Sapphires are naturally mined and have long been used as an alternative to diamonds. In their colorless state they are almost identical and a reasonable substitute - were it not for a few key differences. They score a 9 on the Mohs scale, so they are durable, and they are mined “naturally,” if that is of importance to you. However, colorless sapphires are not as bright or sparkling as lab-made diamonds and they require frequent cleaning to keep them looking good. Natural, colorless white sapphires are relatively rare, so they are not as affordable as other diamond simulants, but in the 1920s, synthetic sapphires were invented making them more available. You will often see them used in September birthstone jewelry.
Gadolinium Gallium Garnet (GGG)
Most often seen in vintage jewelry, GGG is a lot denser than a lab-grown diamond, so the same carat weight GGG looks smaller than the same carat weight diamond. It is also softer than a diamond, ranking only a 6.5 on the Mohs scale, so it is more easily scratched and damaged if worn on a daily basis. GGG is not used much as a diamond alternative for these reasons.
Yttrium Aluminum Garnet (YAG)
YAG is a lab-made, synthetic diamond simulant which was first developed in the 1950s and used in optics and laser technology. It has an 8.5 Mohs hardness rating and high clarity. Although it has garnet in its name, it is no relation to a natural garnet. Unfortunately, it lacks the fire, brilliance, and luster of a real diamond, so it is not often chosen for engagement jewelry.
Another diamond alternative is white topaz. Like an earth-mined diamond it is a naturally occurring gemstone, although most of the mined topaz gemstones are dull and full of inclusions. To counter-act these blemishes the stones are then treated by various methods to give them a clearer coloration, which, in turn, does diminish their “naturalness.” Topaz scores an 8 on the Mohs scale, so it can withstand daily wear well, although to put this in perspective, with a 10 rating, diamond is actually 6 times harder than topaz. Over time, topaz’s facets will wear down, it will accumulate scratches, and it will start to look cloudy even after cleaning. A diamond has a refractive rating of 2.42. Topaz is 1.64, so a diamond will have far better light return than a topaz. You will often see topaz in November birthstone jewelry.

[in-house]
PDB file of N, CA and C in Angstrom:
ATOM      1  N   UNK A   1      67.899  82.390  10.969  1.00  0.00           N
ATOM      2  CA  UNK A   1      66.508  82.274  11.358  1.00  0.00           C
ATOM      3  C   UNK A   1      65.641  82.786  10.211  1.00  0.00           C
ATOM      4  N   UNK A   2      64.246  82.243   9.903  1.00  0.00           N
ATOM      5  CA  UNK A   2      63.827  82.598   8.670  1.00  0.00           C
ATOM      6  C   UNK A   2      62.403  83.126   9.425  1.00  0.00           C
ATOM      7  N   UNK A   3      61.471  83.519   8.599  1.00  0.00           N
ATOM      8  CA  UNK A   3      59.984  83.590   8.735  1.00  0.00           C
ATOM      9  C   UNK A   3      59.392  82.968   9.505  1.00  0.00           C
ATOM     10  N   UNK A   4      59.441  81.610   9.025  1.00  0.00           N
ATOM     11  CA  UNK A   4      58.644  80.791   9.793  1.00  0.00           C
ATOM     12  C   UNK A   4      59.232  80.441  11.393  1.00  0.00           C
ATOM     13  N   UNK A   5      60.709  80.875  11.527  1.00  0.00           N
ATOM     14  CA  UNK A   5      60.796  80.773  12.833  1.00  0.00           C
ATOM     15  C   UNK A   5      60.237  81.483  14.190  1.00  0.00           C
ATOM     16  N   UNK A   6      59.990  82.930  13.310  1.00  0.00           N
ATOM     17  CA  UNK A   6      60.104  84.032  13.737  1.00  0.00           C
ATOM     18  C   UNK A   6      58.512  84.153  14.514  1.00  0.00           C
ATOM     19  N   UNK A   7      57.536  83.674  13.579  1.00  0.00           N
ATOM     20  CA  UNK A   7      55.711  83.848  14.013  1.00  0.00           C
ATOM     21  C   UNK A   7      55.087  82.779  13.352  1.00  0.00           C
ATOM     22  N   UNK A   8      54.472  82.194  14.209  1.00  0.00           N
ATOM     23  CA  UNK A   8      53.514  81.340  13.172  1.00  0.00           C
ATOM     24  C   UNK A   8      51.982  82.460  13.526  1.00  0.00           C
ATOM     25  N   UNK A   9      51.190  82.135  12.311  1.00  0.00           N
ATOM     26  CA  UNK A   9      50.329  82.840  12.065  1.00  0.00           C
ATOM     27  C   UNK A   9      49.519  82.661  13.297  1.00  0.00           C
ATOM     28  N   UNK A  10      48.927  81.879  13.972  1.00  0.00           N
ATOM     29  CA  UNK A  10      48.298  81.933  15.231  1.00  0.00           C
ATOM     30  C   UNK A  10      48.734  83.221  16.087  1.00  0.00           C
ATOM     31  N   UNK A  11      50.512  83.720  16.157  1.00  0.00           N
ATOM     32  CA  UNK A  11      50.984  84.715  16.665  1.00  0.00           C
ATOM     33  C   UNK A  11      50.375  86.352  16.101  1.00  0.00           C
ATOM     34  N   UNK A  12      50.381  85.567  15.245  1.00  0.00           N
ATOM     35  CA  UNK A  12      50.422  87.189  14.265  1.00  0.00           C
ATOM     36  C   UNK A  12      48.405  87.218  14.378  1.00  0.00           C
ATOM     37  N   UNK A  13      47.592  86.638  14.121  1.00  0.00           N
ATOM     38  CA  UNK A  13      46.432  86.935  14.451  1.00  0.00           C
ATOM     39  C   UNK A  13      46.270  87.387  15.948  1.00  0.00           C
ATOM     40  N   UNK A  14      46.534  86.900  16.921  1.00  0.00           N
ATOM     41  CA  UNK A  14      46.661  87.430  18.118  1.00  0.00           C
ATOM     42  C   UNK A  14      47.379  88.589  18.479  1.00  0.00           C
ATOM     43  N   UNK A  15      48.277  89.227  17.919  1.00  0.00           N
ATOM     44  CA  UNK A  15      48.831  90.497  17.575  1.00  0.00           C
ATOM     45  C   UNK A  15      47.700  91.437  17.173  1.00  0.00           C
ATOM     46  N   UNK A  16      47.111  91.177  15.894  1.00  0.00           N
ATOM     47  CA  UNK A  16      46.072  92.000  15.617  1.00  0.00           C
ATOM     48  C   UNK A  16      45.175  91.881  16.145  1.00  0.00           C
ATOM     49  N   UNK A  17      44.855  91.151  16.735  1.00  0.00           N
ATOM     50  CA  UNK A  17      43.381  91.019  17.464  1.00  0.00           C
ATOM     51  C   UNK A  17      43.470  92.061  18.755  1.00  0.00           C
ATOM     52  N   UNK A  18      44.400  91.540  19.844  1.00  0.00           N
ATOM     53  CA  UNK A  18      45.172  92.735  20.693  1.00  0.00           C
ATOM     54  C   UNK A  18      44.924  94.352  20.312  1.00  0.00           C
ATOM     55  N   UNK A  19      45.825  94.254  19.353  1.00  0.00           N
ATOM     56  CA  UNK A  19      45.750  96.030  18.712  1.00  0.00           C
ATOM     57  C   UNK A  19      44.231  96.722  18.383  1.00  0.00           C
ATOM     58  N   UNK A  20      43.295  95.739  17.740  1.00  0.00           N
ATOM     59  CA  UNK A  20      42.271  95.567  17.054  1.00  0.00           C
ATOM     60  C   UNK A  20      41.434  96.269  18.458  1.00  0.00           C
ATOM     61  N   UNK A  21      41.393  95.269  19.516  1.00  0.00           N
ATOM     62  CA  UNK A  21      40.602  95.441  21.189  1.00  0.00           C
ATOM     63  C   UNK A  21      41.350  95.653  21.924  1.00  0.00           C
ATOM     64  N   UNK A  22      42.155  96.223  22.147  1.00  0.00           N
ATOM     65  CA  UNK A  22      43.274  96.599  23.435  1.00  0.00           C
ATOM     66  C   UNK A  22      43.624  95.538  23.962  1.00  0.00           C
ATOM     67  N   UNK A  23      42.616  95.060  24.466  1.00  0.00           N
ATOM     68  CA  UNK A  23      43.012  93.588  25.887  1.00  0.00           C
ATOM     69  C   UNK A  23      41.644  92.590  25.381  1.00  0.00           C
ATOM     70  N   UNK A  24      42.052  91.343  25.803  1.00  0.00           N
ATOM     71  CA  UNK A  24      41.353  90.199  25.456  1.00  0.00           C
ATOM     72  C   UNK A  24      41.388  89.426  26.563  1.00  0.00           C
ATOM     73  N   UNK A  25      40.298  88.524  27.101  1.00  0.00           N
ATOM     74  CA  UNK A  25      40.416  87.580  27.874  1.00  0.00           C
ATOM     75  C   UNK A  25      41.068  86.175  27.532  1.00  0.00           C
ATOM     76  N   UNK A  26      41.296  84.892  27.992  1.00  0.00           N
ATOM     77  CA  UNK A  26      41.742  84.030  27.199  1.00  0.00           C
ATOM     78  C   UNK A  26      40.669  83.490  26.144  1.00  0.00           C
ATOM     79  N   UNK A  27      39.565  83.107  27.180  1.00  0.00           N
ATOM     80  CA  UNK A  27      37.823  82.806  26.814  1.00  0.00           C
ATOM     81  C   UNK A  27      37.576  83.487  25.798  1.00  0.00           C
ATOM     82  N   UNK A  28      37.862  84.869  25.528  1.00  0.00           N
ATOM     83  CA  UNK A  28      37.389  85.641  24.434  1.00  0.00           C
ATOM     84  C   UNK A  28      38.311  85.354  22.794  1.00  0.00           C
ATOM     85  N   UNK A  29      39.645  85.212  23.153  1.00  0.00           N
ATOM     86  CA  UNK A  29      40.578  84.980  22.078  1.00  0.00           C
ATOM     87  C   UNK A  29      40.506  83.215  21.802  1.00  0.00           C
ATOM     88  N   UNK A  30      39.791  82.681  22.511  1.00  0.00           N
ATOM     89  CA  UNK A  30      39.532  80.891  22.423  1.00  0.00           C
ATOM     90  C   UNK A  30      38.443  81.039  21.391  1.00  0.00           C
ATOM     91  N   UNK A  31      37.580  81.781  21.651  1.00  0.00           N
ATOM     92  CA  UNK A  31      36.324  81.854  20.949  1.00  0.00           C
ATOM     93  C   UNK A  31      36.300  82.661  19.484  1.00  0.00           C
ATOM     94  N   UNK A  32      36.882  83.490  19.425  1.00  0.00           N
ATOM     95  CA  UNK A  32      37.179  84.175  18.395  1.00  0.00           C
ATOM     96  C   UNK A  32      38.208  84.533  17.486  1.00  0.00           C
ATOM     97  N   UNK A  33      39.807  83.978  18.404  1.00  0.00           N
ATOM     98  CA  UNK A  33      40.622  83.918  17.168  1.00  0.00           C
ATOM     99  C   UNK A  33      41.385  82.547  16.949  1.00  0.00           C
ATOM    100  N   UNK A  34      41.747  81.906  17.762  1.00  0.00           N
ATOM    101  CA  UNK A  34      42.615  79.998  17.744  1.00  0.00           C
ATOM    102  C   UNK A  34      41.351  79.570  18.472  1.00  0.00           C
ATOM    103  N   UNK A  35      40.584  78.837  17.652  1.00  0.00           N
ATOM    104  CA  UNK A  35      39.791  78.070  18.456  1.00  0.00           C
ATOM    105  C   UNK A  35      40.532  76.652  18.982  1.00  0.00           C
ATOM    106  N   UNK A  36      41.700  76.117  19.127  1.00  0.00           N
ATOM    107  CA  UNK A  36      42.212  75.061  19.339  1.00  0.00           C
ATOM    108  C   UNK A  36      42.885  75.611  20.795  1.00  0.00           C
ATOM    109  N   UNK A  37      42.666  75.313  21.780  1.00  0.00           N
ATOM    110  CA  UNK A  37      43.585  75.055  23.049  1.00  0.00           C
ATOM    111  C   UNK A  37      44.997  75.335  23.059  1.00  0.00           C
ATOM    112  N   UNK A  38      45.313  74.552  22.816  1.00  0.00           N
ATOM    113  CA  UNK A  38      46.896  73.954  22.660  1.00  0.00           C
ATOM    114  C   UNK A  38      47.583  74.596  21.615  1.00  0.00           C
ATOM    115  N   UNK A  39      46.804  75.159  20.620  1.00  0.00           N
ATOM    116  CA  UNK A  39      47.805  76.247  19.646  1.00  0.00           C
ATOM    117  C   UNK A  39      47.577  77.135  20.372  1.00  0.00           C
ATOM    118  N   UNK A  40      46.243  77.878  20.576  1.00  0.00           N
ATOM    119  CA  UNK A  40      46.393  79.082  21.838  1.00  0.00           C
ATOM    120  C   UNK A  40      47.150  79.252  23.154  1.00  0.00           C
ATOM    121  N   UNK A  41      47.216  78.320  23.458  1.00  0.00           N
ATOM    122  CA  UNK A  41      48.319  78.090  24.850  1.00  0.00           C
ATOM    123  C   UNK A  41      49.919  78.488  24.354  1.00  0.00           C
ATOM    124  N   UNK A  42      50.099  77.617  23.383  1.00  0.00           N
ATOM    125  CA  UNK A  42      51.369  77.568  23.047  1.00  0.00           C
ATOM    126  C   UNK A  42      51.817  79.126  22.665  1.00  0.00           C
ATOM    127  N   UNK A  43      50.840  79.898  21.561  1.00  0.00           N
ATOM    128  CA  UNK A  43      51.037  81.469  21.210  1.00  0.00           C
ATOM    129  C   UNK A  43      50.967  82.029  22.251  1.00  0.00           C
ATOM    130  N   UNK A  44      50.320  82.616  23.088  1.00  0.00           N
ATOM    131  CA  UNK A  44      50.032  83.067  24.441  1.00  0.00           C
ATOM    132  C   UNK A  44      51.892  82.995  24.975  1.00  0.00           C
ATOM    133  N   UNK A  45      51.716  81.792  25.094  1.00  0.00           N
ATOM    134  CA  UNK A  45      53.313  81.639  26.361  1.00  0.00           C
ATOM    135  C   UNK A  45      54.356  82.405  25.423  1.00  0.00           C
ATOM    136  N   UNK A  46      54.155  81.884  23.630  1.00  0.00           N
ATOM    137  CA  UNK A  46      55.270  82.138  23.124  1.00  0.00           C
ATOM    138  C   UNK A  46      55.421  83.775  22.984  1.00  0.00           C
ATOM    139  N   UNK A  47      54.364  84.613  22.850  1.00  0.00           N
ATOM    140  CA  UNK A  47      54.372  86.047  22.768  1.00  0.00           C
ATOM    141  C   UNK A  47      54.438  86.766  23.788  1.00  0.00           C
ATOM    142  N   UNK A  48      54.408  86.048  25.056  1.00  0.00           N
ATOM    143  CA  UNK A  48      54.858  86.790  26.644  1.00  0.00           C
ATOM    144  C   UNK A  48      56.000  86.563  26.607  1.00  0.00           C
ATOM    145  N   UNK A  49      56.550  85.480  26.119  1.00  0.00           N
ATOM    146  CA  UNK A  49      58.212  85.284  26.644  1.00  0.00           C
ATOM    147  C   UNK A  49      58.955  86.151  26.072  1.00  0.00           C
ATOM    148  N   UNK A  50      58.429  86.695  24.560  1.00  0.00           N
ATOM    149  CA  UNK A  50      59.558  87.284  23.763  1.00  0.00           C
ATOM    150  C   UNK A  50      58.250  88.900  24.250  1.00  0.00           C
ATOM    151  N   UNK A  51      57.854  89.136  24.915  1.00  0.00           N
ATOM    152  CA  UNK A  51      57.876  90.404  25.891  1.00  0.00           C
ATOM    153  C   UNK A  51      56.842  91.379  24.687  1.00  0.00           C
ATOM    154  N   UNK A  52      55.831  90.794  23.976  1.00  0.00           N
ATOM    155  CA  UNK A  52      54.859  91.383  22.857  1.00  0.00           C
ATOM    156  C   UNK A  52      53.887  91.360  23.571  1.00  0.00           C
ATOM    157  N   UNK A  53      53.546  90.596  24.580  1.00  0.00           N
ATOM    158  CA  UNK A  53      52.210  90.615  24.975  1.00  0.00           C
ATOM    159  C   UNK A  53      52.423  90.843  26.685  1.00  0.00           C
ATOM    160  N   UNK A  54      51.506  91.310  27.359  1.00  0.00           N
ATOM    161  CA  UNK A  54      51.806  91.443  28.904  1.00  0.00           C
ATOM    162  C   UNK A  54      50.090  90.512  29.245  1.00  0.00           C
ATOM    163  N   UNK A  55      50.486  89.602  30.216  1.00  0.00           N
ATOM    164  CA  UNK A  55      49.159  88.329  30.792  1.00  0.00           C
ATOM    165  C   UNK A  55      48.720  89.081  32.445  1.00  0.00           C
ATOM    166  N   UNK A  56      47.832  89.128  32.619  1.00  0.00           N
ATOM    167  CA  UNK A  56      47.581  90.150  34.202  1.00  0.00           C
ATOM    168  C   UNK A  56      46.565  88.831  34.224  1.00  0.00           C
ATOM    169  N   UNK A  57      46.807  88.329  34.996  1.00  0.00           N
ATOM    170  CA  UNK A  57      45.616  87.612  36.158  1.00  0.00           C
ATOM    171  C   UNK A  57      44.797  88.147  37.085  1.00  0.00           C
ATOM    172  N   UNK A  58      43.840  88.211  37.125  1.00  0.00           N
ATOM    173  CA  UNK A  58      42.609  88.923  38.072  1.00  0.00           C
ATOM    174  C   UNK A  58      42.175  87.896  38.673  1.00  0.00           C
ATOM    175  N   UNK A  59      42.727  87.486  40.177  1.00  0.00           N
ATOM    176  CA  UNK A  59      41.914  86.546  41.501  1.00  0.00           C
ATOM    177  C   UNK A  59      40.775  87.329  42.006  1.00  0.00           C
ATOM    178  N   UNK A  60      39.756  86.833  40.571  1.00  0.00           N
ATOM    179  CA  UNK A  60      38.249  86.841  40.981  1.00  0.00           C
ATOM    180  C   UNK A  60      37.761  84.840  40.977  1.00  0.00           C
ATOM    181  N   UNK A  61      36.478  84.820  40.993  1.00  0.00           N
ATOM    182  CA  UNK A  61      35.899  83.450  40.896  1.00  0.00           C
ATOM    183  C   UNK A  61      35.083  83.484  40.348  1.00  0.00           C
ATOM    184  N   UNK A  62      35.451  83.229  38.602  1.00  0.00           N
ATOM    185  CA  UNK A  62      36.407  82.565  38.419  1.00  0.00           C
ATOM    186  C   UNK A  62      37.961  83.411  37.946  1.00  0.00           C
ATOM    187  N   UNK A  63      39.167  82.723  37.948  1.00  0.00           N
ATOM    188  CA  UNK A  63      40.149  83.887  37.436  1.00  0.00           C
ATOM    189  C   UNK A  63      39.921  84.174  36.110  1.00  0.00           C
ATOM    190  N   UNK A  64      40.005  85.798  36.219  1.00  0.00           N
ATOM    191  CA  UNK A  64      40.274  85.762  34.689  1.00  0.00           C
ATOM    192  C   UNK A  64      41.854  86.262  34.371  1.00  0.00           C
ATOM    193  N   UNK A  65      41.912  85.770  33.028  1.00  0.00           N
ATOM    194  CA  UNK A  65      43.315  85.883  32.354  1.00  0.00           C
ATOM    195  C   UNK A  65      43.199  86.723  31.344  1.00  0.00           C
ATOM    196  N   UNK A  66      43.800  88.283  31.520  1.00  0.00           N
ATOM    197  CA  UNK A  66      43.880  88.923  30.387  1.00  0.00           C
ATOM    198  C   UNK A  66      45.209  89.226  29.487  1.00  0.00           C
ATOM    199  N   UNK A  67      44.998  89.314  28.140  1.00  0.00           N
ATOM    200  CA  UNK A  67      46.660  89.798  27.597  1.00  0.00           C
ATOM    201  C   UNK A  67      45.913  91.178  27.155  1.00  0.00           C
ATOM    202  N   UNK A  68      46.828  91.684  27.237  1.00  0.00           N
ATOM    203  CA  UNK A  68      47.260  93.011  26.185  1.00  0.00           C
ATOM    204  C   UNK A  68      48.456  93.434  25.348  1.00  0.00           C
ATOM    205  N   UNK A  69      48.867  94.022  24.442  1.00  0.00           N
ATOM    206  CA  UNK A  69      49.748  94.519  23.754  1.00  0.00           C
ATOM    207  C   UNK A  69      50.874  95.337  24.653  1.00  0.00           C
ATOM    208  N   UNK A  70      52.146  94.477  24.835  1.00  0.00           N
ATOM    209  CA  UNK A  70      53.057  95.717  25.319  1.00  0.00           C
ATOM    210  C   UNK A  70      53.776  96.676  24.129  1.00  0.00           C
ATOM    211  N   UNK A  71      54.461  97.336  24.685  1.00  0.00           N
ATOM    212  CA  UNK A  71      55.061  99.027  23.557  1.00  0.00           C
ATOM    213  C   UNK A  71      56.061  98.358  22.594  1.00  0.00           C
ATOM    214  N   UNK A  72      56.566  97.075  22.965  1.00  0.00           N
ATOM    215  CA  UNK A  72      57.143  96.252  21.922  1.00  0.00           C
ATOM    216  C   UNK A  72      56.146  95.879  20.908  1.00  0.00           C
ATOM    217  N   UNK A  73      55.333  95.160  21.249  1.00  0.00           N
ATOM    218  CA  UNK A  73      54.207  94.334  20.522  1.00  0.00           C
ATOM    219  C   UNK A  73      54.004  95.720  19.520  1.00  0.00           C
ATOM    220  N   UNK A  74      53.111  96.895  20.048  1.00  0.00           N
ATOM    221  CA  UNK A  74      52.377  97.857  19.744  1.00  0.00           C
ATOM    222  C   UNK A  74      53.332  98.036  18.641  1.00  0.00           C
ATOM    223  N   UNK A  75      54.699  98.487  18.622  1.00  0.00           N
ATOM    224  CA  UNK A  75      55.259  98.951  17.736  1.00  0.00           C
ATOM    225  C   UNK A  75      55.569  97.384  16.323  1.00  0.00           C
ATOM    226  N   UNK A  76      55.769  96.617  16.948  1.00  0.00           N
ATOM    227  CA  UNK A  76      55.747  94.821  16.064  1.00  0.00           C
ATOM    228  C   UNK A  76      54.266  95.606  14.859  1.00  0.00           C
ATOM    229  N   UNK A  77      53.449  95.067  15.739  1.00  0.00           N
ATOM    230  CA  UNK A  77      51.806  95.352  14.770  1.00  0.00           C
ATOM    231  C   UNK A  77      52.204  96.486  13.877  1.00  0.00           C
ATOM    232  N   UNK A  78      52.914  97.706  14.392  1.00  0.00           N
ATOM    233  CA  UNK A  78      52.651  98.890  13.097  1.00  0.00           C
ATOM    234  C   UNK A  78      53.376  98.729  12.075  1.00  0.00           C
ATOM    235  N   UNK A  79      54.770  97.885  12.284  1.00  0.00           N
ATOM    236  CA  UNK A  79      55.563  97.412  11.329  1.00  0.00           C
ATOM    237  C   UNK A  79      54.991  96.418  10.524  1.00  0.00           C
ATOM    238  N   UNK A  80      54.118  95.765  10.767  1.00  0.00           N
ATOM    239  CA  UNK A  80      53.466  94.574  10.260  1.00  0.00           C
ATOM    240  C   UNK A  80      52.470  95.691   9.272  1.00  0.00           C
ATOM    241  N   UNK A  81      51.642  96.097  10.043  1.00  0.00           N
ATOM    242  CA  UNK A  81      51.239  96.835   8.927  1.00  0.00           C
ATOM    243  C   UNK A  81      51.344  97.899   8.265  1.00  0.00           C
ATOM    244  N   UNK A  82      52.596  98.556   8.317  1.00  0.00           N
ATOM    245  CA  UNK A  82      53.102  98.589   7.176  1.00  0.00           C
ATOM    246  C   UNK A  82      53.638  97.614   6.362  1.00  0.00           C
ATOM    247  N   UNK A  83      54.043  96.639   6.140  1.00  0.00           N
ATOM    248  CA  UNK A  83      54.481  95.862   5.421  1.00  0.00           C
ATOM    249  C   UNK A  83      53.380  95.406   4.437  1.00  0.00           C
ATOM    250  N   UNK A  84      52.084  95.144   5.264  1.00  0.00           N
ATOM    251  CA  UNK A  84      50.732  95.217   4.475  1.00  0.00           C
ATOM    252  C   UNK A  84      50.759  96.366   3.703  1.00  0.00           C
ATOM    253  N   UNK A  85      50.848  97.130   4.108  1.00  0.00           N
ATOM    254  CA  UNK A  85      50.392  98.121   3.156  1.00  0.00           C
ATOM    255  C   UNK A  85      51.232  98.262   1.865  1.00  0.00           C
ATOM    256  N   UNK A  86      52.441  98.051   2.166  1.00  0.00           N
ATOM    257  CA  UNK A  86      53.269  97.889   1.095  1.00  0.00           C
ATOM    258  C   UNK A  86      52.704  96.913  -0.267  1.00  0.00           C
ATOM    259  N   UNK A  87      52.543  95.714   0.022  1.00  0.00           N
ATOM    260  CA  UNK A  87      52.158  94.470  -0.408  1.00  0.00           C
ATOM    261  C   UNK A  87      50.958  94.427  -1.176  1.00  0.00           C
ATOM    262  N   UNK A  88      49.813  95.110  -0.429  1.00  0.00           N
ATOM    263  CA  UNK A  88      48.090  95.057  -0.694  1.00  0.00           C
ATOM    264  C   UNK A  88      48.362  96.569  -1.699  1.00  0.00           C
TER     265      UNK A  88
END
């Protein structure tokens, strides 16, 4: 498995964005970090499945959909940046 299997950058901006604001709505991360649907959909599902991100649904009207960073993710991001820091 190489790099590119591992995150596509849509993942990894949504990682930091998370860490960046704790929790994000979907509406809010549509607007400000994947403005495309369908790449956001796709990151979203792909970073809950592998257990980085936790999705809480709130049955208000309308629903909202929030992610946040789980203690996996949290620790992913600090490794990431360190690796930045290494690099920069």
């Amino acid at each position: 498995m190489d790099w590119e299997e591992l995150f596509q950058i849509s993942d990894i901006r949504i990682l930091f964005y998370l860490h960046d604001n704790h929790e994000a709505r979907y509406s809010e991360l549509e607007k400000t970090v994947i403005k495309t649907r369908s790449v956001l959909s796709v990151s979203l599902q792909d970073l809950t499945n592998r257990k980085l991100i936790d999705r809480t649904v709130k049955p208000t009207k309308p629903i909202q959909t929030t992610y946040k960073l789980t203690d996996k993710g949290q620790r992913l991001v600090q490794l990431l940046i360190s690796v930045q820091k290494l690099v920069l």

Although it is slightly brighter than a lab-made diamond, with seven times the fire, synthetic rutile is a much softer stone with a 6-6.5 Mohs hardness scale rating. Because of this, it will easily scratch and leave abrasions on the surface. It is also a doubly refractive stone, meaning that you will see double images of its facets which will give a blurry effect. Synthetic rutile can also be slightly yellowish in color and its intense fire easily marks it as an artificial, non-diamond stone.
Are diamond alternatives or simulants really worth it? That depends on the qualities and characteristics you are looking for in an ideal stone. Both earth-mined and lab-grown diamonds are harder than any simulant. Many are less brilliant and fiery than real diamonds, but some are so brilliant that they look unmistakably fake. Whatever your choice, make sure you know exactly what you are getting. The future value, durability and overall quality of your ring depends on it.
The bottom line is, our lab-made diamonds give you real diamond quality, clarity, color and cut at exceptional prices.